"Some studies say that having your phone in sight will take up to 30 percent of your attention. I think people need to stop treating their phone like the third person in the conversation. When you are with someone, be with them. Don’t check your phone, and don’t have it on the desk when you are having a meeting. Be in the meeting and give it your full attention."
5. Respond to emails in a timely fashion (but it doesn't have to be immediate)
"I think technology has created a culture these days whereby people assume you are perpetually available. I don’t think that’s healthy. You need to be able to maintain work zones, family time and social time," Musson said.
"This is often not a good wash with Gen Ys and millennials, especially the latter who have had a phone since they were young.
"While it's important to reply to emails, it really doesn't have to be immediate. A timely fashion is better. It's also good to reply with an indicative response, for example, 'thanks Mary I will look into this'."
6. Stop eating at your desk
"Seriously, this is not only unhygienic but often smelly. Management expects you to be able to manage your time sufficiently enough so you can eat breakfast at home and lunch in the lunchroom.
"It can also create the appearance of slovenliness. If your superior is walking through the office and sees your desk covered with dirty bowls with cereal cemented to the side, it's not a good look. It makes them think, 'what else are they sloppy at at?'
"In my opinion, eating at your desk is right up there with heating a smelly tuna curry in the office microwave. An open plan means open smell."
7. Don't spend your break hanging out at someone else's desk
"In an open plan office, people ‘dropping in’ is a major annoyance, because you're unable to shut the door and put up a sign if you're really busy or on a deadline," Musson said. "And not everyone has an assistant who can manage your diary!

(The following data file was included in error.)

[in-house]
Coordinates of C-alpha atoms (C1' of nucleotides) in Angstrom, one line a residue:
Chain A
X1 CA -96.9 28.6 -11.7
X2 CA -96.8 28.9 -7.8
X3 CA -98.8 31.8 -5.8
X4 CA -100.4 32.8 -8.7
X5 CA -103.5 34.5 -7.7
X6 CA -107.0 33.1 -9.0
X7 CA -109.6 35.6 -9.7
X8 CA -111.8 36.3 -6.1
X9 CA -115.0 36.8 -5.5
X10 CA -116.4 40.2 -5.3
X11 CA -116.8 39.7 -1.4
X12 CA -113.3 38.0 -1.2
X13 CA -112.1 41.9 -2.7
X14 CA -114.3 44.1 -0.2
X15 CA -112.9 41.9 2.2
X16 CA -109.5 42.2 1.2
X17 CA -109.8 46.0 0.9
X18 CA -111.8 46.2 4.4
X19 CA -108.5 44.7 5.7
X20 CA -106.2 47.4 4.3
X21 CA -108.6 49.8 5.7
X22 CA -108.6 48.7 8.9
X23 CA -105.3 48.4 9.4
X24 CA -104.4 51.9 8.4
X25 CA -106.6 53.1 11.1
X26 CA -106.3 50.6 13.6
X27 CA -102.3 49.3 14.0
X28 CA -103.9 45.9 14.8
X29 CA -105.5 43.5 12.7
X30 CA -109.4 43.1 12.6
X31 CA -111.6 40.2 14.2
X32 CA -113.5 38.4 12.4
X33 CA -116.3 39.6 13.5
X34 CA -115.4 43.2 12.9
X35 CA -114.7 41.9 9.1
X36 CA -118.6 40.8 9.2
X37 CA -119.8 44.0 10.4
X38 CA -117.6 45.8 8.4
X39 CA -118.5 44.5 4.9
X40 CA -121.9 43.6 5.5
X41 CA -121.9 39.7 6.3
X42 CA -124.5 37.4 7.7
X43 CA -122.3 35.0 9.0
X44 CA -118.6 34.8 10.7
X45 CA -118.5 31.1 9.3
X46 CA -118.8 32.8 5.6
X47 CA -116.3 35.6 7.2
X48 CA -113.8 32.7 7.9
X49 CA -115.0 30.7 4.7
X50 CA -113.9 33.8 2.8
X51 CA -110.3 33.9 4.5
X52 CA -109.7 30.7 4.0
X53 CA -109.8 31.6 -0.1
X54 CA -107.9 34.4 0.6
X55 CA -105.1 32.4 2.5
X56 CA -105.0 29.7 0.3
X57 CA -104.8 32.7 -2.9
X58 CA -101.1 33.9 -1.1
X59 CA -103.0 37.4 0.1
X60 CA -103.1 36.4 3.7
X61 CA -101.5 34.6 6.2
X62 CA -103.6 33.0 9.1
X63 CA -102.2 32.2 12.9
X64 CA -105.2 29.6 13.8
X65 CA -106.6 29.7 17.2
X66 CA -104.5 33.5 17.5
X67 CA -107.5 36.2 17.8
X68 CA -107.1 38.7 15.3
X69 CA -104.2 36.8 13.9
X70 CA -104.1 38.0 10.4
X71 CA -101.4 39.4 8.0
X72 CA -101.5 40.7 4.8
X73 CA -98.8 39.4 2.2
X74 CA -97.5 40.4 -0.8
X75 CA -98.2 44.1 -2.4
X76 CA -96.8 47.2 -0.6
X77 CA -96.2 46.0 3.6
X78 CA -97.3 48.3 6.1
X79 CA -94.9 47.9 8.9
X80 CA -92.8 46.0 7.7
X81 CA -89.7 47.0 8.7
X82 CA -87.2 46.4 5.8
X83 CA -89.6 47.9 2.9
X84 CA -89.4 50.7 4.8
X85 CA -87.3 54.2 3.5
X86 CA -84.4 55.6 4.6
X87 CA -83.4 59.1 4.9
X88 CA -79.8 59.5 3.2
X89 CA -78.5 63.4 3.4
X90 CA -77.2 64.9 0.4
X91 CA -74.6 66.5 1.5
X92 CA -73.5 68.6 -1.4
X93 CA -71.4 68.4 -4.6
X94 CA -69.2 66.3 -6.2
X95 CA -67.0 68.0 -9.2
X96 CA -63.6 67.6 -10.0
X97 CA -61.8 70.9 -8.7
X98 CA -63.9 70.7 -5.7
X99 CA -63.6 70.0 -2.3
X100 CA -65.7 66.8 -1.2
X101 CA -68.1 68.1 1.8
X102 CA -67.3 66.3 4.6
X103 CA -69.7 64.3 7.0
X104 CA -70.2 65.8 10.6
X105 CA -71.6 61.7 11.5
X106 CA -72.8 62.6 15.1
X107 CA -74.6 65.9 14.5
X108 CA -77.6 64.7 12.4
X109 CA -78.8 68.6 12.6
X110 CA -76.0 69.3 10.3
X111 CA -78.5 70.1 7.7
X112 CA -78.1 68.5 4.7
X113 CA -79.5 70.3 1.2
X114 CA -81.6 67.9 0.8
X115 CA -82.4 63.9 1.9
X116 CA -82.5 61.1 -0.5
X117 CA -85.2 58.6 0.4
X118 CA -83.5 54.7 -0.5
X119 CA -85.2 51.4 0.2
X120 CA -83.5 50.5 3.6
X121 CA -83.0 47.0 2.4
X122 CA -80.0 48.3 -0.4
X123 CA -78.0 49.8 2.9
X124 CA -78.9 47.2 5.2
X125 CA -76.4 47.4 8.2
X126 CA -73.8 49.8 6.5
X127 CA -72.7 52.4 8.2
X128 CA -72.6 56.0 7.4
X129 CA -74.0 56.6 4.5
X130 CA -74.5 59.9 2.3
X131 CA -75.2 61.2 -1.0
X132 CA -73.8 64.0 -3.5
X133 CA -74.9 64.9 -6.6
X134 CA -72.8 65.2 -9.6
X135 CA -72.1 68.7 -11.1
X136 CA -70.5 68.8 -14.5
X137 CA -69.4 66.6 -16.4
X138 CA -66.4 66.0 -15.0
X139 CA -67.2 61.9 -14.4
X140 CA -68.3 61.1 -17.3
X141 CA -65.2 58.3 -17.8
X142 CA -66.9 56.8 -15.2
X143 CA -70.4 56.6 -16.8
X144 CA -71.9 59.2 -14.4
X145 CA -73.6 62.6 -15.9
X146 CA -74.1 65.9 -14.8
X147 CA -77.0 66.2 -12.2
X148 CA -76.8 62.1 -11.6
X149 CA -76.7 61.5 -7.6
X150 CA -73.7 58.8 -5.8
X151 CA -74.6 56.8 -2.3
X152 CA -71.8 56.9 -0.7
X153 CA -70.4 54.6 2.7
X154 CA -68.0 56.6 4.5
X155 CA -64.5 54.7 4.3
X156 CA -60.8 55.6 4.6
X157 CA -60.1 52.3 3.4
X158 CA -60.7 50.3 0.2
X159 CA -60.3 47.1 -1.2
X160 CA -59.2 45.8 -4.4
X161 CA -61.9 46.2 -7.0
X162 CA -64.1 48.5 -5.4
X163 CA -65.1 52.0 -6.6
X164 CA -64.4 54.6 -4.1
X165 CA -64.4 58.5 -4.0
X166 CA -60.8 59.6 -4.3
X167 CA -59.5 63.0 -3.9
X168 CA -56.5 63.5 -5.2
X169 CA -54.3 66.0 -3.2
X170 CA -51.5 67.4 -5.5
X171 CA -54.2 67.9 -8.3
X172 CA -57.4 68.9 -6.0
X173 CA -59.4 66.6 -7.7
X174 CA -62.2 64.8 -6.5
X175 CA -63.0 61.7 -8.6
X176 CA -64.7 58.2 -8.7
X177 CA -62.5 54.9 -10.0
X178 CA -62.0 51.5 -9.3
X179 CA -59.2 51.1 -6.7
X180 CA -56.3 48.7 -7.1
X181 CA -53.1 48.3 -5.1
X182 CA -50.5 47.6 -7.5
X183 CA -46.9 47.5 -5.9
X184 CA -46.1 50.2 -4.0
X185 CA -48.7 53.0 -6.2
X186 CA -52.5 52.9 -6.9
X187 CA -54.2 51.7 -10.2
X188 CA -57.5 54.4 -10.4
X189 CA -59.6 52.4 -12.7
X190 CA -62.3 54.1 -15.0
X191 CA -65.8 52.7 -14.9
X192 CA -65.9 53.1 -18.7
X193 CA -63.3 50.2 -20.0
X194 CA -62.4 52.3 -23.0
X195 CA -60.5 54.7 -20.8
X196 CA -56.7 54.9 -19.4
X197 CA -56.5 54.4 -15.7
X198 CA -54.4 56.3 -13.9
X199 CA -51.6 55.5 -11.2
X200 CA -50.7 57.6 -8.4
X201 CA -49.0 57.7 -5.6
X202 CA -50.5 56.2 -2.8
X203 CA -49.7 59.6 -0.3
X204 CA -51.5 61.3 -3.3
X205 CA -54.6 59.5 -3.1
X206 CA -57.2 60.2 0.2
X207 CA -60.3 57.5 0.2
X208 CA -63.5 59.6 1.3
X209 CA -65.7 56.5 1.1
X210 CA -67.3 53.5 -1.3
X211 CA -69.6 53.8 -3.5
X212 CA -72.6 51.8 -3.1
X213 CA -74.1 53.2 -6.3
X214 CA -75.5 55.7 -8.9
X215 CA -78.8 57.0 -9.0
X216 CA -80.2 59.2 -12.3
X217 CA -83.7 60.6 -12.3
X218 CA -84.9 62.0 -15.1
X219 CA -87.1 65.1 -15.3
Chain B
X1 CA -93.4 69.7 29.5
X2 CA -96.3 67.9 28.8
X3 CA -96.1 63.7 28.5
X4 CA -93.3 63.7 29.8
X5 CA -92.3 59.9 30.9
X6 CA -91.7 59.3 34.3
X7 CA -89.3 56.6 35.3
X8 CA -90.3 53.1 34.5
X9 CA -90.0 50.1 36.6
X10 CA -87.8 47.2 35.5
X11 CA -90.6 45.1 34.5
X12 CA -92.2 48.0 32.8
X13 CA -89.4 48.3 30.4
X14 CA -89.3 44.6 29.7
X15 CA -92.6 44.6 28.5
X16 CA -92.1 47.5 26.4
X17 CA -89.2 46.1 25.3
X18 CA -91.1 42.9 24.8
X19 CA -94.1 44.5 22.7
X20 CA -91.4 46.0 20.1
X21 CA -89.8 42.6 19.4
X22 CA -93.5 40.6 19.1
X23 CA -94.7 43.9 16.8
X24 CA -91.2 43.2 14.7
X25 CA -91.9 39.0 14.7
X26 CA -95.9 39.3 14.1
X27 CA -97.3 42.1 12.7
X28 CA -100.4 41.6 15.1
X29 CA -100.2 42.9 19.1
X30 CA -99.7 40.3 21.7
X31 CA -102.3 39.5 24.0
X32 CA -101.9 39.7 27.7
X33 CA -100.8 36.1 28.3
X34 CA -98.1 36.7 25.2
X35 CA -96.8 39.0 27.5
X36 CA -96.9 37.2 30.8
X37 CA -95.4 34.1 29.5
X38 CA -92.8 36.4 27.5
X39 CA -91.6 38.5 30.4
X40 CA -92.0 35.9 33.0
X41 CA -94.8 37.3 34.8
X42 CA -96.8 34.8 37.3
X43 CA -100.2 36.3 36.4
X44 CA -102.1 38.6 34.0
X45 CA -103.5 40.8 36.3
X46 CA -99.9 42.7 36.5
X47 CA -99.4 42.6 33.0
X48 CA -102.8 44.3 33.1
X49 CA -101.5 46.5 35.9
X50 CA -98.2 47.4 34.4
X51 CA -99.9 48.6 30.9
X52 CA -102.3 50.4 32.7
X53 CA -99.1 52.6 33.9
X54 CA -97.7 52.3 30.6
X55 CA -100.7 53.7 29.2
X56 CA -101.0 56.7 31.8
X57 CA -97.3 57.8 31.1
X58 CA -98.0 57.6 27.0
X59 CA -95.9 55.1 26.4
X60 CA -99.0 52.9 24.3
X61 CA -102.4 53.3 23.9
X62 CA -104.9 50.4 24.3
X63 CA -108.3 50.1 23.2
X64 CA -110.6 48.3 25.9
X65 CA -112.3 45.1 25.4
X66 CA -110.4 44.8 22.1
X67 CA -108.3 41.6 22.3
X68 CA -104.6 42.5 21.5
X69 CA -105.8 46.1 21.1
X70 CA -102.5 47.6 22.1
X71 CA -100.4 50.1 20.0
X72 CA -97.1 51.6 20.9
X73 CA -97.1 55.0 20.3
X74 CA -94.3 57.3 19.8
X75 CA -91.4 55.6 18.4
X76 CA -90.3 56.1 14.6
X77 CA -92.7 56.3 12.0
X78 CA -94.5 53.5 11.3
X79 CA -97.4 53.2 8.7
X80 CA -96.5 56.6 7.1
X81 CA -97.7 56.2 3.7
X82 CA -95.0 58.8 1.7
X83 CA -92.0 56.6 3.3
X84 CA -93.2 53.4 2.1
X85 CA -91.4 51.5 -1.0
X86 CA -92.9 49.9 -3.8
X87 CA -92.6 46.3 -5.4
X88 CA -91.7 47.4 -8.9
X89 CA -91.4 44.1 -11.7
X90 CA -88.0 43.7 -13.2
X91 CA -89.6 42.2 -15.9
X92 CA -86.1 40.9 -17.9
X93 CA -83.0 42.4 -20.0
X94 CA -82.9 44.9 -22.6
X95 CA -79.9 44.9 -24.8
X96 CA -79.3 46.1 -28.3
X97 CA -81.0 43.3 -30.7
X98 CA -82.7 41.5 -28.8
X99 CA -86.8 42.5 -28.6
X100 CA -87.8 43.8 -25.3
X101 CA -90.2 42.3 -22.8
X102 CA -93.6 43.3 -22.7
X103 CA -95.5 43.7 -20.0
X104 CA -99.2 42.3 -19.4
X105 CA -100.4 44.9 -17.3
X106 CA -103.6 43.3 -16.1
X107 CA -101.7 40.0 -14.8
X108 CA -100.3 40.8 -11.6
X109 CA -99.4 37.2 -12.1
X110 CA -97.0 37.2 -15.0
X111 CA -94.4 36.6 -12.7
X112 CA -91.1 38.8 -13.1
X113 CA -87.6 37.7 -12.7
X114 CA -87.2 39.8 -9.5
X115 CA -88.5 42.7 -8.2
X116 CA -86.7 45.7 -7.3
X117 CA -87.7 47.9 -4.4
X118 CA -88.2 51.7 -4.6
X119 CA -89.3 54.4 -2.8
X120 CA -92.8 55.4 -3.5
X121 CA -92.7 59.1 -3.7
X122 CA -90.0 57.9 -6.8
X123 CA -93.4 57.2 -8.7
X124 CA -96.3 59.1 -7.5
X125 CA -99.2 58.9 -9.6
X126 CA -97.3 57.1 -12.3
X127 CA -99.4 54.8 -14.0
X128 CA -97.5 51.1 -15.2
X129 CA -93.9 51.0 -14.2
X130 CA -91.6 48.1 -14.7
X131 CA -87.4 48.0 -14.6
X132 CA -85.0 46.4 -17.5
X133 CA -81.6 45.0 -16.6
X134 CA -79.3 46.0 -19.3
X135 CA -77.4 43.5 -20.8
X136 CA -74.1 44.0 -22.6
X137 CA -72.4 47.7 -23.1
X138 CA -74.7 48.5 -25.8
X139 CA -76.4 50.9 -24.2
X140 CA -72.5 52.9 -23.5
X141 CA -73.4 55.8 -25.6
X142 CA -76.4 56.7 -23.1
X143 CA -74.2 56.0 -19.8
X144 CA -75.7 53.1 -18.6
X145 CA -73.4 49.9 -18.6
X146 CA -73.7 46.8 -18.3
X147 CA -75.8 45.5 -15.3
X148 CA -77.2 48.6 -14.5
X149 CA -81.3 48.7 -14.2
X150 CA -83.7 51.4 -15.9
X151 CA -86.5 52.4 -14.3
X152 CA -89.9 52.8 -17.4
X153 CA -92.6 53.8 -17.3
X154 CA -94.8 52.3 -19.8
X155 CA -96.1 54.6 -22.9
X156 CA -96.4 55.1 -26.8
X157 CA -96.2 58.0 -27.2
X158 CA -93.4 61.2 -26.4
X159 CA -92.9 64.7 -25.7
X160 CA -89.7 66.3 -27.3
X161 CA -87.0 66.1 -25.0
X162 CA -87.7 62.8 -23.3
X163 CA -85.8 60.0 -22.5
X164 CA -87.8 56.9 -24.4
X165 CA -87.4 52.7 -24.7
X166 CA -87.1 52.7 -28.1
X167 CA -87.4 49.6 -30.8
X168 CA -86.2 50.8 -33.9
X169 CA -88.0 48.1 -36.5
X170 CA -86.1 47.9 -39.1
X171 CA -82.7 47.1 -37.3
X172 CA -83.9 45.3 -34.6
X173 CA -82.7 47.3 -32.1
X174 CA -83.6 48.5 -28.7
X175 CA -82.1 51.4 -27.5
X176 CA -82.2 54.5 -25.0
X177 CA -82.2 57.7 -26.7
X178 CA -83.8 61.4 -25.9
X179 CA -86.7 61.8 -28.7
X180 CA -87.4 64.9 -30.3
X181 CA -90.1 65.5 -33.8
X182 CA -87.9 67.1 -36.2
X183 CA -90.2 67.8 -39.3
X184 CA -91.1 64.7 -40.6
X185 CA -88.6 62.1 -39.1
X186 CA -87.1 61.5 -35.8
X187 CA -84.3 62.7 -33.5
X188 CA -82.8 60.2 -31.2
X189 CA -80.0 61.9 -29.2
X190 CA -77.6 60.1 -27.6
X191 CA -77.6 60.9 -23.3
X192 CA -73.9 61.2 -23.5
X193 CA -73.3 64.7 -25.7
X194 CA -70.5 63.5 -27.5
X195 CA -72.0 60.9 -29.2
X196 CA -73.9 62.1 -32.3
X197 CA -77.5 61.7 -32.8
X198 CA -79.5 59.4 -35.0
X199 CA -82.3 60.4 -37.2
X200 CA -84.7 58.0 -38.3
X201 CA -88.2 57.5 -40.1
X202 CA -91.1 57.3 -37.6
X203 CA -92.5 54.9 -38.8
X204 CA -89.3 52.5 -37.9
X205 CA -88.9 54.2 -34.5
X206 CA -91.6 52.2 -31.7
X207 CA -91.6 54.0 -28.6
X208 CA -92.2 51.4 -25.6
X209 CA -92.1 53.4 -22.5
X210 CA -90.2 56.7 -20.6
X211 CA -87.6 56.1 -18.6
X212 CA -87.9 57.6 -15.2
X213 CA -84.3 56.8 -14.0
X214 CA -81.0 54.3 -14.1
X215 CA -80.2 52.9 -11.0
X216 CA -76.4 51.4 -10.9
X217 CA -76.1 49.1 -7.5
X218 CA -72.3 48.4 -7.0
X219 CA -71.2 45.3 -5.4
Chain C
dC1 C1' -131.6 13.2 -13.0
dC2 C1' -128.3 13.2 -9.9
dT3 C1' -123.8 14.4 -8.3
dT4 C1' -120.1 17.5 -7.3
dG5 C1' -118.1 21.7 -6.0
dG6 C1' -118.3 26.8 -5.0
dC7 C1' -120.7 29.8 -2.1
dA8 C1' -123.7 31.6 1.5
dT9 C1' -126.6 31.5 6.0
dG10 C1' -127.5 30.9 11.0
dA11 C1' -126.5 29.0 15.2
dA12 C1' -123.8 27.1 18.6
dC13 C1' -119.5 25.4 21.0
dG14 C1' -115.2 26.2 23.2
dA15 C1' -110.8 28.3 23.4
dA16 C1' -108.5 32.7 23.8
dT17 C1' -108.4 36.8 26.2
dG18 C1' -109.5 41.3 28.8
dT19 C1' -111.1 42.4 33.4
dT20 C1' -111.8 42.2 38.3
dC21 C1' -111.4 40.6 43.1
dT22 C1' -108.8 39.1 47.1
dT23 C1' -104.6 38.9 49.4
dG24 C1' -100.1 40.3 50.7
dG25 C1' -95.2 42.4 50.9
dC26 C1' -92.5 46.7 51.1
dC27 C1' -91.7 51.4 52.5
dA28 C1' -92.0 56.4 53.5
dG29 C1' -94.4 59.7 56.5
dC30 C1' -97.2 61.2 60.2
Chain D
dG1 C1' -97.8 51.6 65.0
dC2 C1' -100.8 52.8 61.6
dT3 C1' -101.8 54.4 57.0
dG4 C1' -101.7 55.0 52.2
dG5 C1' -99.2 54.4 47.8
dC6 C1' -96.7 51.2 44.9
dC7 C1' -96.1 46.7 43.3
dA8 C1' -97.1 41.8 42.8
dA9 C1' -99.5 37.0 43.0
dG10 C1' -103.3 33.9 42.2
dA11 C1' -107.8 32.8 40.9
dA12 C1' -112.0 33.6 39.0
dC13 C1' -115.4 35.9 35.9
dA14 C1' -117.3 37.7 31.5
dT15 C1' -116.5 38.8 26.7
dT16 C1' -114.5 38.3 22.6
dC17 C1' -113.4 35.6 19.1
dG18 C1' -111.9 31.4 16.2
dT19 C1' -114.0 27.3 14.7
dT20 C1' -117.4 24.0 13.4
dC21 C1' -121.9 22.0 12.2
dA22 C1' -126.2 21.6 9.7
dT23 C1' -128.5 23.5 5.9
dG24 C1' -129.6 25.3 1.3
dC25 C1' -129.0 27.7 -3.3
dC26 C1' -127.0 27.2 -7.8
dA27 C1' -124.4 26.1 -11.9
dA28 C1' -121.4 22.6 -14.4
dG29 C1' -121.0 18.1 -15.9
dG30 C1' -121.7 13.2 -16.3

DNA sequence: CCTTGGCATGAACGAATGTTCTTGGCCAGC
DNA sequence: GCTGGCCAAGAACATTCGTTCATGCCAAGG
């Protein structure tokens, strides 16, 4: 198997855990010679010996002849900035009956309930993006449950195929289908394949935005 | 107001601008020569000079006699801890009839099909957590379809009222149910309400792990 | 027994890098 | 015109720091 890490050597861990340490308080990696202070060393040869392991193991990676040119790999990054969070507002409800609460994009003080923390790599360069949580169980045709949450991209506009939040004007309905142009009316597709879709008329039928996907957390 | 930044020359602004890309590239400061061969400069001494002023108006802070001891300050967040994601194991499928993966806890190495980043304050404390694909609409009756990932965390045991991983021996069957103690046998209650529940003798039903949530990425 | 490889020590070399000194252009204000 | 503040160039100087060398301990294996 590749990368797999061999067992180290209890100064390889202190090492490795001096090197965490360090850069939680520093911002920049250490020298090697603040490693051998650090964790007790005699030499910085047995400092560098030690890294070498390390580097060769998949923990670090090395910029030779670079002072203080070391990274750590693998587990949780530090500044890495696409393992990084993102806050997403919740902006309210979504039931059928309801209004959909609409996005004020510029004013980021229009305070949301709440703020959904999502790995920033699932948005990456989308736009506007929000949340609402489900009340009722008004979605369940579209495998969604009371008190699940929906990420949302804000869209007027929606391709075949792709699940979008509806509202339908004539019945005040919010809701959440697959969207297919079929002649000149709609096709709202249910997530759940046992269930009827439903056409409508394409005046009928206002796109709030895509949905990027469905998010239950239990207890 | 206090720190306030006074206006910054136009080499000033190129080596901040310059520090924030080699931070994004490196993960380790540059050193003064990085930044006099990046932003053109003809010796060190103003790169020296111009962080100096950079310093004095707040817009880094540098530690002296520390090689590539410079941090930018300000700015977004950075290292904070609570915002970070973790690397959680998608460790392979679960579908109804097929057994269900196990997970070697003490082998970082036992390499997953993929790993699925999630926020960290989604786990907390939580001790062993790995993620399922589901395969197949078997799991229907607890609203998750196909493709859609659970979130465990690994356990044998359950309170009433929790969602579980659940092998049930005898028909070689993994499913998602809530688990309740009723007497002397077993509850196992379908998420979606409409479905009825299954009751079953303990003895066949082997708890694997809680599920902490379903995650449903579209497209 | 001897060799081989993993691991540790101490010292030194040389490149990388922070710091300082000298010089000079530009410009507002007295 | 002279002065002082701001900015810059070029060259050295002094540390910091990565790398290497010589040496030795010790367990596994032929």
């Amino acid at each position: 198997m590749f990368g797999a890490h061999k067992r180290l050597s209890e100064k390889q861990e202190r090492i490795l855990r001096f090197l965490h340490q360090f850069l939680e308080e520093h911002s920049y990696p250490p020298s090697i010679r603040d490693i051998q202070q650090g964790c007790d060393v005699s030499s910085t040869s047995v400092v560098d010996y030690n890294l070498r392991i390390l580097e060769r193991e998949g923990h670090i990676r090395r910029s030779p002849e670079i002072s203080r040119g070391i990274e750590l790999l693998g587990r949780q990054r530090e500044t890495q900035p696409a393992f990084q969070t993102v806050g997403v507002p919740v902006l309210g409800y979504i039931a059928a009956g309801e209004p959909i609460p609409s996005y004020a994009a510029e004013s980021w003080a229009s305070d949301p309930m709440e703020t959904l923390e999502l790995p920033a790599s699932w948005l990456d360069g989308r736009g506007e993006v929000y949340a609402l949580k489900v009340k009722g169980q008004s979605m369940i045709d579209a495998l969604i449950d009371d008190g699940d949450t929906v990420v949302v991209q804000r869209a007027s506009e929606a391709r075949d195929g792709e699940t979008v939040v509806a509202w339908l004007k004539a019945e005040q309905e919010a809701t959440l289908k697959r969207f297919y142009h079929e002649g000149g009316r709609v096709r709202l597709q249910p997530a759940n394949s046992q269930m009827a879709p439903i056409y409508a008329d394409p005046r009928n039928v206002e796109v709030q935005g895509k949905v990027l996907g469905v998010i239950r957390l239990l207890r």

"Then people get stuck in a conversation when they're in the middle of something, and it messes with productivity.
"So don't have a break at someone else's cubicle."
8. Be on time
"I know it sounds corny, but punctuality really is the habit of kings. The meeting/party/conference call does not start when you get there.
"Think about it. If your manager is hosting the meeting and you are perpetually late for everything, it suggests you think your time is more valuable than theirs.
"If you are hosting the meeting, just start without the key players and then they feel bad when they arrive. Or you can lock them out.
"It's worth noting [being on time] doesn't come naturally to everyone. I have to work incredibly hard to be punctual, but it's important to do."
9. Take your earphones out
"When you wear your earphones at your desk the entire day, it just looks like you're not a team player.
"I understand it can sometimes serve as a signal that you don't want to be interrupted, but it shouldn't be your everyday practice, to shut the world out."
10. Try busting out an 'after you' from time to time
"'After you' is a sweet, sweet sound in this 'me generation' vibe," Musson said. "Let others go before you in the lift, escalator, door -- wherever you can -- and remember the business environment is gender neutral -- we show courtesy based on seniority by position, not age or gender.
"So take a minute to let someone go in front of you. Often it's unexpected and can be as nice as someone buying you a cup of coffee."